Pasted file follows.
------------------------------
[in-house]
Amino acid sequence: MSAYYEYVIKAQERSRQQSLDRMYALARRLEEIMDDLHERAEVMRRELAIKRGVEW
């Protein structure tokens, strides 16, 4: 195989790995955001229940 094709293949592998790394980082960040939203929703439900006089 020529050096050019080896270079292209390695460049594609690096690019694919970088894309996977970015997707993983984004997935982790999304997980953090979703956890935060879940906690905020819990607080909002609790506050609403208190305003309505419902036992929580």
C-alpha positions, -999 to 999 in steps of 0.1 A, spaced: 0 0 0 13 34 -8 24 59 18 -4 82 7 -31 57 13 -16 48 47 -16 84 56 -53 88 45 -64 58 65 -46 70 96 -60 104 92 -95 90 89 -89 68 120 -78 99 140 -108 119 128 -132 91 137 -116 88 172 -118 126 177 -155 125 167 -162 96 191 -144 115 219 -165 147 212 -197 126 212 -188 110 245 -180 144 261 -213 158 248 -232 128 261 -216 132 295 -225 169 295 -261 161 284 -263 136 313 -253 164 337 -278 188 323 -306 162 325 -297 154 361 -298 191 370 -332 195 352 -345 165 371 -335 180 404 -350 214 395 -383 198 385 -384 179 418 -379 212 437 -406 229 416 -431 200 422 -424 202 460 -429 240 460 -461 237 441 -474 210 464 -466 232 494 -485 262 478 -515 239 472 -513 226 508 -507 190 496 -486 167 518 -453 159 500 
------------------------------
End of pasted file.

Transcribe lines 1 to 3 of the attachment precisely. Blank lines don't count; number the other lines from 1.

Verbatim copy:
[in-house]
Amino acid sequence: MSAYYEYVIKAQERSRQQSLDRMYALARRLEEIMDDLHERAEVMRRELAIKRGVEW
């Protein structure tokens, strides 16, 4: 195989790995955001229940 094709293949592998790394980082960040939203929703439900006089 020529050096050019080896270079292209390695460049594609690096690019694919970088894309996977970015997707993983984004997935982790999304997980953090979703956890935060879940906690905020819990607080909002609790506050609403208190305003309505419902036992929580």